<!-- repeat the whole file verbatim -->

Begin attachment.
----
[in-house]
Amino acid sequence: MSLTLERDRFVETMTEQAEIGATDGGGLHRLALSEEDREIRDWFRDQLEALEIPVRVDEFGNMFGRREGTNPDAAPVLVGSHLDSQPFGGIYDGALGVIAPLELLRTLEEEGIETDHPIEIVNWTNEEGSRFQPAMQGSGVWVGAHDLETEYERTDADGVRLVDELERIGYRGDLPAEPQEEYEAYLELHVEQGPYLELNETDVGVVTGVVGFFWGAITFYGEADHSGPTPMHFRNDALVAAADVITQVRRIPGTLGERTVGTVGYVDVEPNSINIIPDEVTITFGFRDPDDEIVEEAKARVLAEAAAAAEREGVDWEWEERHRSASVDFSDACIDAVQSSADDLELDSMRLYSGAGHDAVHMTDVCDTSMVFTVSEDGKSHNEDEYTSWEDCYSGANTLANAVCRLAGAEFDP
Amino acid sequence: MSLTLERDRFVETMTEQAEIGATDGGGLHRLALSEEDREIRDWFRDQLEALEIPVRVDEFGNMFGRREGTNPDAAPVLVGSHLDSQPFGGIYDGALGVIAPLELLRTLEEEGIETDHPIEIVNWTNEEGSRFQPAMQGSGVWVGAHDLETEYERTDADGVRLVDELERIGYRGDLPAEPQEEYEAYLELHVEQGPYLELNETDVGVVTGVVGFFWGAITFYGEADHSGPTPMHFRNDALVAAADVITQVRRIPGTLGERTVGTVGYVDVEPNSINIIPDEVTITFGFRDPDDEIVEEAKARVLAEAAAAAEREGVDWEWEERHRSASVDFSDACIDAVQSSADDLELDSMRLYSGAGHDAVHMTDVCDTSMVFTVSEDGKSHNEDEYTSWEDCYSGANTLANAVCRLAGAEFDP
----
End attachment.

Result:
[in-house]
Amino acid sequence: MSLTLERDRFVETMTEQAEIGATDGGGLHRLALSEEDREIRDWFRDQLEALEIPVRVDEFGNMFGRREGTNPDAAPVLVGSHLDSQPFGGIYDGALGVIAPLELLRTLEEEGIETDHPIEIVNWTNEEGSRFQPAMQGSGVWVGAHDLETEYERTDADGVRLVDELERIGYRGDLPAEPQEEYEAYLELHVEQGPYLELNETDVGVVTGVVGFFWGAITFYGEADHSGPTPMHFRNDALVAAADVITQVRRIPGTLGERTVGTVGYVDVEPNSINIIPDEVTITFGFRDPDDEIVEEAKARVLAEAAAAAEREGVDWEWEERHRSASVDFSDACIDAVQSSADDLELDSMRLYSGAGHDAVHMTDVCDTSMVFTVSEDGKSHNEDEYTSWEDCYSGANTLANAVCRLAGAEFDP
Amino acid sequence: MSLTLERDRFVETMTEQAEIGATDGGGLHRLALSEEDREIRDWFRDQLEALEIPVRVDEFGNMFGRREGTNPDAAPVLVGSHLDSQPFGGIYDGALGVIAPLELLRTLEEEGIETDHPIEIVNWTNEEGSRFQPAMQGSGVWVGAHDLETEYERTDADGVRLVDELERIGYRGDLPAEPQEEYEAYLELHVEQGPYLELNETDVGVVTGVVGFFWGAITFYGEADHSGPTPMHFRNDALVAAADVITQVRRIPGTLGERTVGTVGYVDVEPNSINIIPDEVTITFGFRDPDDEIVEEAKARVLAEAAAAAEREGVDWEWEERHRSASVDFSDACIDAVQSSADDLELDSMRLYSGAGHDAVHMTDVCDTSMVFTVSEDGKSHNEDEYTSWEDCYSGANTLANAVCRLAGAEFDP